Toilet Paper & Shopping Cart Roulette

Last night I was faced with not one dilemma, but two.

I had an upset stomach. The kind that had just put both my co-workers out for the previous day. The kind that makes your heart race and the blood drain from your face. The kind that makes you double over in pain. You know the kind.

I got out of work and drove to pick up my kids at daycare. I need to go to the store and buy toilet paper. Do I get the kids and go home and go to the bathroom? Or do I just wait and go home and THEN go get toilet paper? Then it hits me. We don't have toilet paper at home. I can't go home without it. That means going to the store in this state and praying to God that I make it out without incident.

My daycare provider kindly offered to let me borrow a roll and I guess I figured that would make my day too easy so I thanked her and declined her offer. Then I took my two kids to the store.

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I wanted to hurry home. I'm not a shopping cart snob and threw both of my children into the basket, hoping that it would save time on our trip. Two kids who are happy to sit together, who aren't expected to walk or be buckled in equals two children who are happy and travel through the store as fast as I can push the cart.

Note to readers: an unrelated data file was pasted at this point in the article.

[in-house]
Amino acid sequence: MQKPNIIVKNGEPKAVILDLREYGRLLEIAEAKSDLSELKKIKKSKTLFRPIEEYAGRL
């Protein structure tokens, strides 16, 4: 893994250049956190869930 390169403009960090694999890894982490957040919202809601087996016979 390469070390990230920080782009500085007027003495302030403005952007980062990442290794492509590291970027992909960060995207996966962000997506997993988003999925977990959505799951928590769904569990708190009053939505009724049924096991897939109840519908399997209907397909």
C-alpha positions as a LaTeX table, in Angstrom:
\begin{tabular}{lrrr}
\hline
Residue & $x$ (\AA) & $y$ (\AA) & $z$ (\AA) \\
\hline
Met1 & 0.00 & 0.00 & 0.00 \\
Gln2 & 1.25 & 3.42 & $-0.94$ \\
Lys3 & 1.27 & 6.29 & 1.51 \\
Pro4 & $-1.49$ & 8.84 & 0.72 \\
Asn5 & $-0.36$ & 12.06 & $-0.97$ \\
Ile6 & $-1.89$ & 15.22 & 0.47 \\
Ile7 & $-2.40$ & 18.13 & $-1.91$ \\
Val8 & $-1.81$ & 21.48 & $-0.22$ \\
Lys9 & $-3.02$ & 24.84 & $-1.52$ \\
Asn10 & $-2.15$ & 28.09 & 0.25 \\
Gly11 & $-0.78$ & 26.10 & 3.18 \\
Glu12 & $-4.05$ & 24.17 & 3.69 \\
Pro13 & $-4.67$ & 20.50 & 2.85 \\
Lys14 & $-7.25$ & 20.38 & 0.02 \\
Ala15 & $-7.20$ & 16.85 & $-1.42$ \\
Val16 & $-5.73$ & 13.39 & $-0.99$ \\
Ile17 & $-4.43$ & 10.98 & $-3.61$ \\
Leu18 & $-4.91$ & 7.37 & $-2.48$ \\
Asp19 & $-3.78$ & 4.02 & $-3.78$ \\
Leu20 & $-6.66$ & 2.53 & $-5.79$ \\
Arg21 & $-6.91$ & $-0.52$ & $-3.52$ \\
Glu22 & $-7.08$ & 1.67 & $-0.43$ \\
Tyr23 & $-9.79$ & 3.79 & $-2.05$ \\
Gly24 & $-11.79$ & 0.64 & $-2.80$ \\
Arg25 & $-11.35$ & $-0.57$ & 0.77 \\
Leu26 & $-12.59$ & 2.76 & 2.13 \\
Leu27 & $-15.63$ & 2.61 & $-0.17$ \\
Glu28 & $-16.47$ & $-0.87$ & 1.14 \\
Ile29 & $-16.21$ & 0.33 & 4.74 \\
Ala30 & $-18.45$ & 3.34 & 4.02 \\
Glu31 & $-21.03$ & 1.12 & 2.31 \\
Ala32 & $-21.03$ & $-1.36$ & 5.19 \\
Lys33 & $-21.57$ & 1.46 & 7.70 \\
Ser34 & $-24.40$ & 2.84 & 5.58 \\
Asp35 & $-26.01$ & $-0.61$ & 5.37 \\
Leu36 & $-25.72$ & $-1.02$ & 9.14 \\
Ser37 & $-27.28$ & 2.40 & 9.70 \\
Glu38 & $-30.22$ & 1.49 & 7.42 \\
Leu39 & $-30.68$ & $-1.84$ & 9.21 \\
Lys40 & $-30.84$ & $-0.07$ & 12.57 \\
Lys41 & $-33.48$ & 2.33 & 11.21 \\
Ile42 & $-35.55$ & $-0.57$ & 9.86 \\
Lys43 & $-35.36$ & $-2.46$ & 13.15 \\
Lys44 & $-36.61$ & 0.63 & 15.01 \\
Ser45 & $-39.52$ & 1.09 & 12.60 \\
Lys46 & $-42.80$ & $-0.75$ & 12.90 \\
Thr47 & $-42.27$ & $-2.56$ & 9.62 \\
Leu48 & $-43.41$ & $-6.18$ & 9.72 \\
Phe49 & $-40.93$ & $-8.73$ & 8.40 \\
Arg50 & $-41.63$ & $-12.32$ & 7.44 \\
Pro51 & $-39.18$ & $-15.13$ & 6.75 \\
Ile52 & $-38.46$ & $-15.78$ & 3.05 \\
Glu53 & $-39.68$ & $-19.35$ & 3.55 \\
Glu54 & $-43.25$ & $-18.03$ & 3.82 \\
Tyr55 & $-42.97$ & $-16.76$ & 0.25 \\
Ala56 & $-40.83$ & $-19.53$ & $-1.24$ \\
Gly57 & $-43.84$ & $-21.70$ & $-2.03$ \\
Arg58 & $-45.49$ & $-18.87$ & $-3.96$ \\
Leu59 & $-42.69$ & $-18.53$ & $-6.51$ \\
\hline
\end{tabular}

We were without incident right up until the very end. As my children sat in the shopping cart, I loaded the car quickly. Then came that moment that all mother's have. You look at your two kids and you know you can only put one in the car at a time. The wind was blowing and it was chilly out and my youngest wasn't wearing any socks. For some reason this decision always feels like I'm choosing one of the two to live and one to die. Shopping cart roulette. Maybe that's too dramatic. Maybe no one would die. Maybe one would just be kidnapped or hit by a car or suffer the elements for an extra 3 minutes while I buckle their sibling safely into the car.

I took a whole 2 seconds to look my children over.

On this day, I chose the sockless baby.

As I wrestled with his straps and fought his arms through the loops, there was a gust of wind and I heard my daughter yell from behind me, "Woohoo!" I turned around to see that she was standing in the cart as though it was a surfboard. She was rocked it with her knees as the wind picked up off she went. The cart began rolling downhill towards the edge of the parking lot, straight for the ditch. The wind swirled her hair around her head and she continued to shout, "Woohoo!"

I took one look at my half-buckled son and ran to catch the run-away cart. In four steps I saw images of my daughter flying out of the cart, face down in a gutter. It's a wonder I didn't shit my pants right there, but no, I caught up to the cart and stopped it just before it toppled into the ditch.

"What happened?!" I asked her. I was full of relief and upset stomach-ness and more relief.

"Can I do it again? That was fun!"

Oh yea, loads of fun.

The fact is, nothing about this shopping trip was remarkable at all. This is my life. This is parenting at its finest. If I learned anything from this experience it was: 1) Don't ever run out of toilet paper and 2) One of these days one of my children is going to ride a shopping cart into a ditch. Luckily, it wasn't that day.    

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